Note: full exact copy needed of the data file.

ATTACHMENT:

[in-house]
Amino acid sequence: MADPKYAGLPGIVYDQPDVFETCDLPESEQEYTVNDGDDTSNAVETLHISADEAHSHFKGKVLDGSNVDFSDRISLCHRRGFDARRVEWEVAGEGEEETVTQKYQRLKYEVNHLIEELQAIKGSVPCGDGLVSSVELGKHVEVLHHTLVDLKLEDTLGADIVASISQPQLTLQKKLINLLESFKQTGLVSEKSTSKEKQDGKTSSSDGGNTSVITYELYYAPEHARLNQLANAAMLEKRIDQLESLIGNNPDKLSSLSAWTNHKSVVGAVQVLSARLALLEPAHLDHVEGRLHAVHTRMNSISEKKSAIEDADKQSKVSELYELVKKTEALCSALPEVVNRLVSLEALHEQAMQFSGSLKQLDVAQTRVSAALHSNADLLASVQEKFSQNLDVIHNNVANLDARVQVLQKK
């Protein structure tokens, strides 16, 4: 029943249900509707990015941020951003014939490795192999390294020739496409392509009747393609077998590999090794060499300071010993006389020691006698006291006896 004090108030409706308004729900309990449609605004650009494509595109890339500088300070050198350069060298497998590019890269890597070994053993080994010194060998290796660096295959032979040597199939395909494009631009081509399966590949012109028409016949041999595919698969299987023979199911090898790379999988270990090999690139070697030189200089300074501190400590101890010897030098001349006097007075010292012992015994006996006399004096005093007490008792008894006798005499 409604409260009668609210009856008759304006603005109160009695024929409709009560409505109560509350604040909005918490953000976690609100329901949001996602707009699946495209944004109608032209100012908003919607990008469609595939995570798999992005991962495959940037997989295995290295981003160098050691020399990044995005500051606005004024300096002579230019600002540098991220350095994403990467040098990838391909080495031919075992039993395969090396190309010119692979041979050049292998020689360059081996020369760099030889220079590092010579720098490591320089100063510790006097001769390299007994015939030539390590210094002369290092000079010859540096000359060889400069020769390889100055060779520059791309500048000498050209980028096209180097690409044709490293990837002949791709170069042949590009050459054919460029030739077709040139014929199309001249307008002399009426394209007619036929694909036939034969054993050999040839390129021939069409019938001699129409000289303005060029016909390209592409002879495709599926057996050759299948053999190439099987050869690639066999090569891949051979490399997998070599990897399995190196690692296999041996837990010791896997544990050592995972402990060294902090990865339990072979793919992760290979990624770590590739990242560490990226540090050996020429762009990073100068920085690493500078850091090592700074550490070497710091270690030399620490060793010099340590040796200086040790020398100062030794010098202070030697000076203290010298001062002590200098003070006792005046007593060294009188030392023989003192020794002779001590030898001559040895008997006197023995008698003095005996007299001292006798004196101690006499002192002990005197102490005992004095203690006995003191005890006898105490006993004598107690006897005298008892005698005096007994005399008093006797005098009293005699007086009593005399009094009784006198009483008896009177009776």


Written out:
[in-house]
Amino acid sequence: MADPKYAGLPGIVYDQPDVFETCDLPESEQEYTVNDGDDTSNAVETLHISADEAHSHFKGKVLDGSNVDFSDRISLCHRRGFDARRVEWEVAGEGEEETVTQKYQRLKYEVNHLIEELQAIKGSVPCGDGLVSSVELGKHVEVLHHTLVDLKLEDTLGADIVASISQPQLTLQKKLINLLESFKQTGLVSEKSTSKEKQDGKTSSSDGGNTSVITYELYYAPEHARLNQLANAAMLEKRIDQLESLIGNNPDKLSSLSAWTNHKSVVGAVQVLSARLALLEPAHLDHVEGRLHAVHTRMNSISEKKSAIEDADKQSKVSELYELVKKTEALCSALPEVVNRLVSLEALHEQAMQFSGSLKQLDVAQTRVSAALHSNADLLASVQEKFSQNLDVIHNNVANLDARVQVLQKK
């Protein structure tokens, strides 16, 4: 029943249900509707990015941020951003014939490795192999390294020739496409392509009747393609077998590999090794060499300071010993006389020691006698006291006896 004090108030409706308004729900309990449609605004650009494509595109890339500088300070050198350069060298497998590019890269890597070994053993080994010194060998290796660096295959032979040597199939395909494009631009081509399966590949012109028409016949041999595919698969299987023979199911090898790379999988270990090999690139070697030189200089300074501190400590101890010897030098001349006097007075010292012992015994006996006399004096005093007490008792008894006798005499 409604409260009668609210009856008759304006603005109160009695024929409709009560409505109560509350604040909005918490953000976690609100329901949001996602707009699946495209944004109608032209100012908003919607990008469609595939995570798999992005991962495959940037997989295995290295981003160098050691020399990044995005500051606005004024300096002579230019600002540098991220350095994403990467040098990838391909080495031919075992039993395969090396190309010119692979041979050049292998020689360059081996020369760099030889220079590092010579720098490591320089100063510790006097001769390299007994015939030539390590210094002369290092000079010859540096000359060889400069020769390889100055060779520059791309500048000498050209980028096209180097690409044709490293990837002949791709170069042949590009050459054919460029030739077709040139014929199309001249307008002399009426394209007619036929694909036939034969054993050999040839390129021939069409019938001699129409000289303005060029016909390209592409002879495709599926057996050759299948053999190439099987050869690639066999090569891949051979490399997998070599990897399995190196690692296999041996837990010791896997544990050592995972402990060294902090990865339990072979793919992760290979990624770590590739990242560490990226540090050996020429762009990073100068920085690493500078850091090592700074550490070497710091270690030399620490060793010099340590040796200086040790020398100062030794010098202070030697000076203290010298001062002590200098003070006792005046007593060294009188030392023989003192020794002779001590030898001559040895008997006197023995008698003095005996007299001292006798004196101690006499002192002990005197102490005992004095203690006995003191005890006898105490006993004598107690006897005298008892005698005096007994005399008093006797005098009293005699007086009593005399009094009784006198009483008896009177009776």